Guido Cavalcanti (c. 1255 - 1300): Decameron VI.9

Born to the noble and powerful family of the Cavalcanti, Guido was a celebrated poet whose work belongs, along with that of Dante, Lapo Gianni, Dino Frescobaldi and others, to the school of the dolce stil novo. Fifty-two of his poems have survived, all of which give voice to a tragic and cruel image of sentimental realities, marked by a profound pessimism. Cavalcanti's "Donna me prega," one of his most famous and complex poems, contributed to the lively 13th-century debate on the nature of love.

Guido married Beatrice degli Uberti, daughter of the famous Farinata, in 1267 as part of a political reconciliation between Black and White factions of the Guelph party. A militant White Guelph, Giudo's party factionalism led to a fierce antagonism between himself and Corso Donati, leader of the Black party, which resulted in violence and mutual attempts at murder. Cavalcanti was a poetic colleague and best friend to Dante, to whom he dedicated his Vita nuova and mentioned in many of his poems. Ironically, however, it was under Dante's infamous priorate of 1300 that Guido, along with the other leaders of the two Guelph factions, was exiled to Sarzana, where he contracted malaria, dying less that two months later.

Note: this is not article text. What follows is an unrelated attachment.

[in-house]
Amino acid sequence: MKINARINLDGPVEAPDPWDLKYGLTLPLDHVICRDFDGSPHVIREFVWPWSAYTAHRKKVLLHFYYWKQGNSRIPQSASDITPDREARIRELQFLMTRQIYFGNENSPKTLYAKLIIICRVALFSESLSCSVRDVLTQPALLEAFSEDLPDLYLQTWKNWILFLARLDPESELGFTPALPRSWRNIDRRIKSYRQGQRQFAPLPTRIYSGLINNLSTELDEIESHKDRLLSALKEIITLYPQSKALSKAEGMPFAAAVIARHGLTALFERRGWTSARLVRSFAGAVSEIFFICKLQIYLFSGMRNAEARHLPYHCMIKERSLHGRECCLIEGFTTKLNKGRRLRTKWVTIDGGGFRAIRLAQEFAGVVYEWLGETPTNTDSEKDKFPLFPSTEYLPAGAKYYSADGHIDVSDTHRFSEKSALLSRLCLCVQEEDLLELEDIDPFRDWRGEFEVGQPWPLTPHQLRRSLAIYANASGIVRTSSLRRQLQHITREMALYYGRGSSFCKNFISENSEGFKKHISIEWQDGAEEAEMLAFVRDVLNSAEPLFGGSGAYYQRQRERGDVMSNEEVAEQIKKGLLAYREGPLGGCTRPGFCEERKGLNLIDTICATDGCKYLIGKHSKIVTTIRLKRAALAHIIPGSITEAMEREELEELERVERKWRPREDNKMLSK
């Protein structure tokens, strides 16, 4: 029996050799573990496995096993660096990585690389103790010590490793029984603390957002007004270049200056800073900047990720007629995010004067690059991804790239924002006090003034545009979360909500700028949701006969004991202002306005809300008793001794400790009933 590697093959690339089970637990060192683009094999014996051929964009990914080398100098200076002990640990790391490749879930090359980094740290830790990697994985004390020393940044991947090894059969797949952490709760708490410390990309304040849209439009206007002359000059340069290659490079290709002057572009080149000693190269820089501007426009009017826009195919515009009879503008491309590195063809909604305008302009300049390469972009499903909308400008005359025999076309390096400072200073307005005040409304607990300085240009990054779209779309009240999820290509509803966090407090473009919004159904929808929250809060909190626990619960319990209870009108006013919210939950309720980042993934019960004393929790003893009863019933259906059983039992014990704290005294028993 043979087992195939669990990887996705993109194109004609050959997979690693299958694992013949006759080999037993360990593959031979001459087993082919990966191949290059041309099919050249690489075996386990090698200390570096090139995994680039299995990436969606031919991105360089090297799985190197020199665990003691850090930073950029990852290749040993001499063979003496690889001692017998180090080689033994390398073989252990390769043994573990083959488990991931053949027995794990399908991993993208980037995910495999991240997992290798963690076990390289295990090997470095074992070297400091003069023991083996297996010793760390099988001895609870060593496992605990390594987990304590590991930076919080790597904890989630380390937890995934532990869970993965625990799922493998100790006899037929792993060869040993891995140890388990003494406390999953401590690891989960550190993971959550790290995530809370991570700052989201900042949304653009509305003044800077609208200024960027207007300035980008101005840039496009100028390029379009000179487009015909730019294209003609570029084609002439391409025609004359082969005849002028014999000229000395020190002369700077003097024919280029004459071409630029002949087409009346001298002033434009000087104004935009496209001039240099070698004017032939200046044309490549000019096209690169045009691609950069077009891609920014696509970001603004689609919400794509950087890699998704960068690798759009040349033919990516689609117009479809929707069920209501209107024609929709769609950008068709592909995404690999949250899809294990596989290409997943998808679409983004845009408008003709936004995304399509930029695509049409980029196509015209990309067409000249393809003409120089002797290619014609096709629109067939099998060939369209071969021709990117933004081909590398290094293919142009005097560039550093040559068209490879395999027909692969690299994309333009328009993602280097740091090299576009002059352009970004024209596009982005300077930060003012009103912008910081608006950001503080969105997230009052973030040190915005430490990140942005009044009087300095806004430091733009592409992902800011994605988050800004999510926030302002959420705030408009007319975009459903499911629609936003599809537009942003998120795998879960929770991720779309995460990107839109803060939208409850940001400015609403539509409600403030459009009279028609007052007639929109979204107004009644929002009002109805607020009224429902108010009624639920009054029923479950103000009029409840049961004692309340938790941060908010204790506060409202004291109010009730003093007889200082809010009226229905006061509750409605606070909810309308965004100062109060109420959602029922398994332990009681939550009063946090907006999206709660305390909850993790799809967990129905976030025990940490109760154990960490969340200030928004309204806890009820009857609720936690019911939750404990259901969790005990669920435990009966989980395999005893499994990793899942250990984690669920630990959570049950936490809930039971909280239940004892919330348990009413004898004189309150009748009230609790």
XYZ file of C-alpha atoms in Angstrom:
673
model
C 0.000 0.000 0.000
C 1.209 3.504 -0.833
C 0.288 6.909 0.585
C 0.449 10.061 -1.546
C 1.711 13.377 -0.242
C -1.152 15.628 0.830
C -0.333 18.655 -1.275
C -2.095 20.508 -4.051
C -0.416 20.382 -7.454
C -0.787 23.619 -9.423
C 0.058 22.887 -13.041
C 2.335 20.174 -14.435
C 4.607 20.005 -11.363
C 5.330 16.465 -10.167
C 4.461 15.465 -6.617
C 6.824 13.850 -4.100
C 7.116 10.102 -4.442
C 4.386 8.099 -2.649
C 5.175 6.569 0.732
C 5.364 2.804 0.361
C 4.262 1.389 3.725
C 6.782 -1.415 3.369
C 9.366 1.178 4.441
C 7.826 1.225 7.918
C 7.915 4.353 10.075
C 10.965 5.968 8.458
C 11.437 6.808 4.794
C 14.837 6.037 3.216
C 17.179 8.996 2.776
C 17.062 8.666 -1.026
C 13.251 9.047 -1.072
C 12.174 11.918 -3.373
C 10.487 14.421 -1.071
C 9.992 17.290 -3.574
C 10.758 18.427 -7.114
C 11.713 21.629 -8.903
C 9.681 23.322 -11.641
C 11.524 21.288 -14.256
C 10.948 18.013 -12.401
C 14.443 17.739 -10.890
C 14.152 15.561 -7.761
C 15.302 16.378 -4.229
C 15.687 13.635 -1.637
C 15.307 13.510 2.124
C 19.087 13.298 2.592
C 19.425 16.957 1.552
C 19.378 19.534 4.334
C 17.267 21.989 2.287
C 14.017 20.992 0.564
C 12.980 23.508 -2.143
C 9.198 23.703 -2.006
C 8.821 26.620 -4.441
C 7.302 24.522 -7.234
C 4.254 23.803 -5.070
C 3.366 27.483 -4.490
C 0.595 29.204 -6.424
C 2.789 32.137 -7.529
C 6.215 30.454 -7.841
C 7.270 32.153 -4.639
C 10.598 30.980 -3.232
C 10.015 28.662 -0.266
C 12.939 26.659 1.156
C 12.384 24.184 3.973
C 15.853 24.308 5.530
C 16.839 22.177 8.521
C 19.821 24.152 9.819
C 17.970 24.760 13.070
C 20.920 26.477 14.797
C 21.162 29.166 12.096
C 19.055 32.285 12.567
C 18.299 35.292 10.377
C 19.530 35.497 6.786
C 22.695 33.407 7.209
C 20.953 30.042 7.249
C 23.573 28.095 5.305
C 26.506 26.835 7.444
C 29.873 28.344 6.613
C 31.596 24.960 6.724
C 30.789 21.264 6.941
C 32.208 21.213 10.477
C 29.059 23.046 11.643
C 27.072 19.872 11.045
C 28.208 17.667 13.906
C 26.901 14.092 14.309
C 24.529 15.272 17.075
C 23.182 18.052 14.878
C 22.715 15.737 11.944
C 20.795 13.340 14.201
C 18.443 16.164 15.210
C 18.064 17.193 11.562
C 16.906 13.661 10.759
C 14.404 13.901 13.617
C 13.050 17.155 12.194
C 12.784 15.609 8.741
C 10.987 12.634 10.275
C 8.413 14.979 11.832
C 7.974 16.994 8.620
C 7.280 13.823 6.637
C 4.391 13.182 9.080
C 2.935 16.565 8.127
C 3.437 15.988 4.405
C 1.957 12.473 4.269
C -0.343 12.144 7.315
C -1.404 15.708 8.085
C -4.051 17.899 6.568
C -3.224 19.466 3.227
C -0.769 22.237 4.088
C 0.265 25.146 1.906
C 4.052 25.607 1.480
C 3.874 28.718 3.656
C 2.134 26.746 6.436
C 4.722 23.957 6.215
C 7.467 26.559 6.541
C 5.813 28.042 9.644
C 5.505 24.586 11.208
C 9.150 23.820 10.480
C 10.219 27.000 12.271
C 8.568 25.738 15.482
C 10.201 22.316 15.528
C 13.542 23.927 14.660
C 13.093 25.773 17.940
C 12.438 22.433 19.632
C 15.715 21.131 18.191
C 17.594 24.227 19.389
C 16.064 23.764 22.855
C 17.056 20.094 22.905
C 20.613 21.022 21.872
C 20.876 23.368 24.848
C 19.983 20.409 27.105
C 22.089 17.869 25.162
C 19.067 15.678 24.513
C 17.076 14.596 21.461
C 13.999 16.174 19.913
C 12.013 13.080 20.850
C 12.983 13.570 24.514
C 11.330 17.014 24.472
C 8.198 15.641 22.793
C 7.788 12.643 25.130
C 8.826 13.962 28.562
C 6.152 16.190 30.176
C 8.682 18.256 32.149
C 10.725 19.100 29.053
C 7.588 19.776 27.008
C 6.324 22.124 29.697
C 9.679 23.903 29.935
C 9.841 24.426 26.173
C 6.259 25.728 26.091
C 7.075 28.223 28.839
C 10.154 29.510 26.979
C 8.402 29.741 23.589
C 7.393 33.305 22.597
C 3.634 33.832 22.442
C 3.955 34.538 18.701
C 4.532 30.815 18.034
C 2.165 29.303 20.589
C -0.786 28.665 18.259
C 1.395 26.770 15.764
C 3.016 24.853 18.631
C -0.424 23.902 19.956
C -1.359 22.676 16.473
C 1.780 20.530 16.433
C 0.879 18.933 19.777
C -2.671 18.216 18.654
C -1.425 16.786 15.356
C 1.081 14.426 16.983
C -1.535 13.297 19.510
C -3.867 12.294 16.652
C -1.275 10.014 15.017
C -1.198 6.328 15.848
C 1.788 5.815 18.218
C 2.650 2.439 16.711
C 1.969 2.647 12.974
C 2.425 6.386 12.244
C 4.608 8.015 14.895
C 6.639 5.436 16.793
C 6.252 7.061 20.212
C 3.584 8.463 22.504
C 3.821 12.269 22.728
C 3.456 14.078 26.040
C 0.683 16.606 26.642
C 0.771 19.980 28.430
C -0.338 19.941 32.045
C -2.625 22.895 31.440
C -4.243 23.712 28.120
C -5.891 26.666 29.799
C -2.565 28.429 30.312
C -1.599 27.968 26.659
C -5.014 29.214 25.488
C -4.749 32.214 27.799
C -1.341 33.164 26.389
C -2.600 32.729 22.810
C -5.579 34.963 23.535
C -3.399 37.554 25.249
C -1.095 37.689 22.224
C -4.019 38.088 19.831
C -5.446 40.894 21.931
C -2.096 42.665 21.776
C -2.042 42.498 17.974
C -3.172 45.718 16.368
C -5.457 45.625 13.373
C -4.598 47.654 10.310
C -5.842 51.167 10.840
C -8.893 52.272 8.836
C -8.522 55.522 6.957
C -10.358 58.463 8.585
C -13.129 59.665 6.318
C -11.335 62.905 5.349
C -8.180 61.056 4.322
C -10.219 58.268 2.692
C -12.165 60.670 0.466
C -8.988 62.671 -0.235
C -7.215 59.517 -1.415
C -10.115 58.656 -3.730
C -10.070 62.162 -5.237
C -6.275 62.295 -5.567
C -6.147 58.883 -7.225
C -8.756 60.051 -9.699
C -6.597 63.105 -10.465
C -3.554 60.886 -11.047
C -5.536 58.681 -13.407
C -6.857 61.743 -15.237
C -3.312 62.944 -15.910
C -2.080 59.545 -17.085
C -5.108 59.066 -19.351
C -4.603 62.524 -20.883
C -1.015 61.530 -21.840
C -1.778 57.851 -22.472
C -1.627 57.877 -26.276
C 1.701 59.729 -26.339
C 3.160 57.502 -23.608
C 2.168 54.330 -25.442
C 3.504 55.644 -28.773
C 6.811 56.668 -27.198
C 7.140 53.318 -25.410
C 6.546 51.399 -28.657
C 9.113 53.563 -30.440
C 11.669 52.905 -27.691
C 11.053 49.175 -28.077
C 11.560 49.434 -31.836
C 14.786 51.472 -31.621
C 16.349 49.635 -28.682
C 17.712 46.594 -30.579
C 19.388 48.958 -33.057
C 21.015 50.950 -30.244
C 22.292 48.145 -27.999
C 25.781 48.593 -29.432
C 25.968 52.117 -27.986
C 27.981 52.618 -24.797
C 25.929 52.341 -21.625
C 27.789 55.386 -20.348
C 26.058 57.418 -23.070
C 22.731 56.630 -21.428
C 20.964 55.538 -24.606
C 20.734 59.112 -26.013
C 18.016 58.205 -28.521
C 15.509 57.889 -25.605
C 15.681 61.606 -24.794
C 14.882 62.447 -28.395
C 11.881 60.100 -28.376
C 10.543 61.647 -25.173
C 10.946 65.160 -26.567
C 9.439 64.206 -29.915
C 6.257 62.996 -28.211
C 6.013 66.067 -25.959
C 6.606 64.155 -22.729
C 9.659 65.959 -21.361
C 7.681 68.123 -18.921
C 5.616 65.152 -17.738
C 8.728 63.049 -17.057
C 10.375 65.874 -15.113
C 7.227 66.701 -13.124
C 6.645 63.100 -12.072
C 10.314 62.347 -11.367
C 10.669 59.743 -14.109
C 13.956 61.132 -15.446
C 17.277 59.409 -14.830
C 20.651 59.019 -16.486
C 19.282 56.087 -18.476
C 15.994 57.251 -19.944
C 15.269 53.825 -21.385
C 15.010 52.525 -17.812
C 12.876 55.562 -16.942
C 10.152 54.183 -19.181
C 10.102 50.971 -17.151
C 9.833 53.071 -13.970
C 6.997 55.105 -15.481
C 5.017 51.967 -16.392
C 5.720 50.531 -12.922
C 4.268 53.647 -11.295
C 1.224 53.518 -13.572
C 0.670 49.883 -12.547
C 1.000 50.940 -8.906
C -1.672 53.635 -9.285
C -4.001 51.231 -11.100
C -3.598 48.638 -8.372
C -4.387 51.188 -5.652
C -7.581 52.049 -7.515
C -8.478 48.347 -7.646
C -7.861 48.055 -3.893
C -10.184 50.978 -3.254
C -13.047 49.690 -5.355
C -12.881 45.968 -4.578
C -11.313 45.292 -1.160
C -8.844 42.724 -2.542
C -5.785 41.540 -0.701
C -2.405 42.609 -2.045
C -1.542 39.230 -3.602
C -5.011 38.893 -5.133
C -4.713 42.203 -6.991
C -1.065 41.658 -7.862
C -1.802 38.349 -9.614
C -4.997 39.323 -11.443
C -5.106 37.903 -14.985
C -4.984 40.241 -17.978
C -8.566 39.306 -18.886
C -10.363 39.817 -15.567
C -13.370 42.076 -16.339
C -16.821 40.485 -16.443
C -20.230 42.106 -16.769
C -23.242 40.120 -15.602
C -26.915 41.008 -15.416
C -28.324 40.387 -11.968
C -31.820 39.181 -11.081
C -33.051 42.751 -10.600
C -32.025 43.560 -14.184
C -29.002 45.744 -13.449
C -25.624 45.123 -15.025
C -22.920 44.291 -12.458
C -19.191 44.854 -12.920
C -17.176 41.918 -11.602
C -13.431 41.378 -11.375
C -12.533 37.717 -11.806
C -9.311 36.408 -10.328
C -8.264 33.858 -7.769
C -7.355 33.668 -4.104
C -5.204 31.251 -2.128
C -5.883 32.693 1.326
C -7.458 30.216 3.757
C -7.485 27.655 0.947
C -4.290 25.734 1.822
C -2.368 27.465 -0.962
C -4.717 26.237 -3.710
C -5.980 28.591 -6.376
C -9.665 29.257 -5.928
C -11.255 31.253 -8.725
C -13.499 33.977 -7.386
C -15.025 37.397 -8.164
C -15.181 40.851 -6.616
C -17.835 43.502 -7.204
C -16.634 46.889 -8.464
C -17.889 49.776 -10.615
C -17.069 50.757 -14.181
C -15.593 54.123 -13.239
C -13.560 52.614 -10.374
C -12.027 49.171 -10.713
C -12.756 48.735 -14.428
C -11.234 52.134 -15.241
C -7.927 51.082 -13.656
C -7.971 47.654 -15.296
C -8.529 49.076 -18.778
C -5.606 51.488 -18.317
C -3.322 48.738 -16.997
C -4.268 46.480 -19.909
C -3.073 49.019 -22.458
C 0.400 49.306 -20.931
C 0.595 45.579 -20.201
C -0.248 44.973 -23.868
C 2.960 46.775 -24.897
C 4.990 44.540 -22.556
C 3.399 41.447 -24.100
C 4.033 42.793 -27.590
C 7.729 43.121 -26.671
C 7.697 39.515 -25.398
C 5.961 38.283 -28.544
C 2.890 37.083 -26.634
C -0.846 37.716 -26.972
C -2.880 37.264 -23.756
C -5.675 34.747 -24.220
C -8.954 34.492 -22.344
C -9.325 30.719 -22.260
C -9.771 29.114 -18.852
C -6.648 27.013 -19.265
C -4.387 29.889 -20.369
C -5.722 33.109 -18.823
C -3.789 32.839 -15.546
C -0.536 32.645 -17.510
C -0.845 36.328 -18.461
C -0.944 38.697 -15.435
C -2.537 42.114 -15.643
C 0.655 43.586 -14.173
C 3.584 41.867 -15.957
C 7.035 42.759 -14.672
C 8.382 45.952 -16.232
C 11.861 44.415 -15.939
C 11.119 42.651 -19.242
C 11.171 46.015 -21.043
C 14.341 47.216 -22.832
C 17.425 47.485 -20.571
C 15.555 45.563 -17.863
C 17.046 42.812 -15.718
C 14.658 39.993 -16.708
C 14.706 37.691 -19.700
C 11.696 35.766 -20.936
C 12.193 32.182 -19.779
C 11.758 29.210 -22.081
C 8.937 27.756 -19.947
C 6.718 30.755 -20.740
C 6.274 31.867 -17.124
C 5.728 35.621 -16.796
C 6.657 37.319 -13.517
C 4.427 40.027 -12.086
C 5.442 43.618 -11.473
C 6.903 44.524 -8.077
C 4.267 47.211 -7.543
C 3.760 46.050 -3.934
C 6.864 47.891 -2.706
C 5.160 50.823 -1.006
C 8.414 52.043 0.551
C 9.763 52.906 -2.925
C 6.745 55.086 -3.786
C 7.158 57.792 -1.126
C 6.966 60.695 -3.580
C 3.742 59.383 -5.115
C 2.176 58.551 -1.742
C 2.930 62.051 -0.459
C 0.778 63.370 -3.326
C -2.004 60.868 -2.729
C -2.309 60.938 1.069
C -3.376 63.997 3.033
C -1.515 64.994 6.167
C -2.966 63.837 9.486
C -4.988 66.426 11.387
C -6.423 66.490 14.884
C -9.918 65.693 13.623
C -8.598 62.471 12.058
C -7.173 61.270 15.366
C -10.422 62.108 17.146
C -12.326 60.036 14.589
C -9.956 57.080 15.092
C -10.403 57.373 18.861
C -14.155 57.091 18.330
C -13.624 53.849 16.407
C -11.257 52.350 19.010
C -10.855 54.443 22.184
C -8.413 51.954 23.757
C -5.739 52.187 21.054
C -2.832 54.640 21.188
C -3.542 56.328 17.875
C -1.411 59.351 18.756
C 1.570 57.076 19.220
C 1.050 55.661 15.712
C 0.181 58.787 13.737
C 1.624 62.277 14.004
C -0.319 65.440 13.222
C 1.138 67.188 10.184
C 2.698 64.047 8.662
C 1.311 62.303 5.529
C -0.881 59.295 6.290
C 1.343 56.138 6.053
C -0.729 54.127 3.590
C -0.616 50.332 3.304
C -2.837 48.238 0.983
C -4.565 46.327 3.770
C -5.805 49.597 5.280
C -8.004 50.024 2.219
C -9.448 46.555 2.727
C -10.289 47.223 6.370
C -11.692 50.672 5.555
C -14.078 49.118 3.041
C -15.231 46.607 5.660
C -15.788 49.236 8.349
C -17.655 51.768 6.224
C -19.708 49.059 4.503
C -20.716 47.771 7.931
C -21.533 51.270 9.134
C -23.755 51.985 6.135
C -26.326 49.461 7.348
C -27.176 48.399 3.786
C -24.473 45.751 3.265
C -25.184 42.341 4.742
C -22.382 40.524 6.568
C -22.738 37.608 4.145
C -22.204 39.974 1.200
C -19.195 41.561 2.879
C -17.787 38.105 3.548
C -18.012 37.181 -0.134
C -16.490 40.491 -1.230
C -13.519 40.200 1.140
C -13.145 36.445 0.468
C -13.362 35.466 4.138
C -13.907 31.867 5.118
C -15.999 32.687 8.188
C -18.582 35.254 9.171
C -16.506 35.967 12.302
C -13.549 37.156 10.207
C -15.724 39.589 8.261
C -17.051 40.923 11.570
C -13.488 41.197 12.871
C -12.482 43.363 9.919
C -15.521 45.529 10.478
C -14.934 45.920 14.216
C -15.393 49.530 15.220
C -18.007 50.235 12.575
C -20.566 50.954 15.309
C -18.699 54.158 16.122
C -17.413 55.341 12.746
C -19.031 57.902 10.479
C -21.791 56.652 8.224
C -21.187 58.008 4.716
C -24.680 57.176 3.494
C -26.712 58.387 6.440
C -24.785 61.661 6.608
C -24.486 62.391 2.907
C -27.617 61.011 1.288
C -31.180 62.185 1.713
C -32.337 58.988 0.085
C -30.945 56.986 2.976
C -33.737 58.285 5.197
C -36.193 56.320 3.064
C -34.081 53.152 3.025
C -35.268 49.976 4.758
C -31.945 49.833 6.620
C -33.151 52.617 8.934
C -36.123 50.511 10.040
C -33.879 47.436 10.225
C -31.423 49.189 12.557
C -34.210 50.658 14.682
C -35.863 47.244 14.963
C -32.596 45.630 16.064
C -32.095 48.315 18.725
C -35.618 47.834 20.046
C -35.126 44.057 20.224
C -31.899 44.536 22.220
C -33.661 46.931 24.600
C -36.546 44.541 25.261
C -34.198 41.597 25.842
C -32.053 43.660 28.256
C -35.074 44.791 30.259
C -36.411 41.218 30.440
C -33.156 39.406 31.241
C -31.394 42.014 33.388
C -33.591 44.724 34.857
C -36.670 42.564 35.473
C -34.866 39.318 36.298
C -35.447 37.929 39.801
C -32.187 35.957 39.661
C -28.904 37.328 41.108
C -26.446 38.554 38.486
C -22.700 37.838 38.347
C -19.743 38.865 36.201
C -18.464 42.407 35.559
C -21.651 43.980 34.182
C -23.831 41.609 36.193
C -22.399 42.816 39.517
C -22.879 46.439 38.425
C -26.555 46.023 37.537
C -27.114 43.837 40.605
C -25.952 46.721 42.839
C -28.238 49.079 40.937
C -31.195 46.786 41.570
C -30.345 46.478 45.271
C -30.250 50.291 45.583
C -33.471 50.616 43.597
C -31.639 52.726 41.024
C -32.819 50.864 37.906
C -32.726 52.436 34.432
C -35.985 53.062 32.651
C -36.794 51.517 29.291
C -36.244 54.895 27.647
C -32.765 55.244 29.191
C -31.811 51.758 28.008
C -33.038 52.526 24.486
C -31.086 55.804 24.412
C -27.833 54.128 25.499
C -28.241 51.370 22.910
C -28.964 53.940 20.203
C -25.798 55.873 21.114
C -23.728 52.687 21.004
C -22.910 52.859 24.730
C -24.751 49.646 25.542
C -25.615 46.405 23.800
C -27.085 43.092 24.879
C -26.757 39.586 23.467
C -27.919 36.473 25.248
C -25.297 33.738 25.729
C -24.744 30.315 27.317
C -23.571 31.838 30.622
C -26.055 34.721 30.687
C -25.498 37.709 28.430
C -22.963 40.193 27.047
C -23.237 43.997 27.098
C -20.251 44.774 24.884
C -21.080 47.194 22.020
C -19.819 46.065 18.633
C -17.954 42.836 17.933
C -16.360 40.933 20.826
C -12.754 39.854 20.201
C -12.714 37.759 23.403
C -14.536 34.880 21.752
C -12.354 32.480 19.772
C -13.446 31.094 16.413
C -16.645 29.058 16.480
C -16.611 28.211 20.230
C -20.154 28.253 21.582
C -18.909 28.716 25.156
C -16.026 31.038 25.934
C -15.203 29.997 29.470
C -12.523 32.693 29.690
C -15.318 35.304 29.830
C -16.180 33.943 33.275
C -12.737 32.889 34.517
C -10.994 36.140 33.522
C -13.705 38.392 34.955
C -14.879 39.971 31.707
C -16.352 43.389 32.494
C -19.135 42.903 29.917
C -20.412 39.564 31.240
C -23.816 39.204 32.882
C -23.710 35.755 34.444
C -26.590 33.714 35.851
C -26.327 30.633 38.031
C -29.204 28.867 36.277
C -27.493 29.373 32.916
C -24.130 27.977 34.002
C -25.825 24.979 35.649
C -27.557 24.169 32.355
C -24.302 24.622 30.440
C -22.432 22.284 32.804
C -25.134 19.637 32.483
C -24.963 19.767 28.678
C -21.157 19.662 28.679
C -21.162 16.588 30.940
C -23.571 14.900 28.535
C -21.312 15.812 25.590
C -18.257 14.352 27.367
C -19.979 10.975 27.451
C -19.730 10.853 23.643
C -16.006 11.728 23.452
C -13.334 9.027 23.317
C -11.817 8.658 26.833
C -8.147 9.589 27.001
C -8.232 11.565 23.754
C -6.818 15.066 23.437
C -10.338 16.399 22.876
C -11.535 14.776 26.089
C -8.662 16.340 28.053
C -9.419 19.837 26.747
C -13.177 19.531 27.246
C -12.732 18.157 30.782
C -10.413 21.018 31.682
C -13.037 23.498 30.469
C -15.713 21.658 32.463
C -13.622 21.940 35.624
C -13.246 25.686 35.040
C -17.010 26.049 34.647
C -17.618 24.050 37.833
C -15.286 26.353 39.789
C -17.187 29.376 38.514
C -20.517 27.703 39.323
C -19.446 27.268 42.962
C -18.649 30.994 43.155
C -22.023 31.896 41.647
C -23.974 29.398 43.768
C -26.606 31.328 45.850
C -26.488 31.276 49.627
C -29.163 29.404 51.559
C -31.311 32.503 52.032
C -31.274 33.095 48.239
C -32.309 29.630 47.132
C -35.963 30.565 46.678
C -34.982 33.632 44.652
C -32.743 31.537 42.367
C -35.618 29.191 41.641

Contemporary chroniclers Giovanni Villani and Dino Compagni both describe Cavalcanti as an extremely learned and cultured gentleman, but note that he was at times "touchy and irritable" (Villani, Nuova cronica IX.42) or "haughty and reclusive" (Compagni, Cronica I.20). Quaglio suggests that this conventionalized image of the poet, present in the works of both Boccaccio and Sacchetti, derived from a misinterpretation of the Dantean episode depicting Guido's father as proud (Inf. X.53-72). In the ninth tale of Day Six, Guido is portrayed, in accordance with contemporary judgments of his character, as an intellectual, but proud and solitary. Within the text, Guido uses an enigmatic turn of phrase to put his would-be antagonists in their place.

(R.P./N.S.) Adapted from Marti, Mario. s.v. Cavalcanti, Guido. Vol. I Enciclopedia dantesca, 5 vols. Roma: Istituto della Enciclopedia italiana, 1970-78. pp. 891-896; Pasquini, E. and A. Quaglio. Lo stilnovo e la poesia relgiosa. Bari: Laterza, 1971. pp. 88-118; Toynbee, P. Dictionary of Proper Names and Notable Matters in the Works of Dante. Oxford: Clarendon, 1968. pp. 141-144.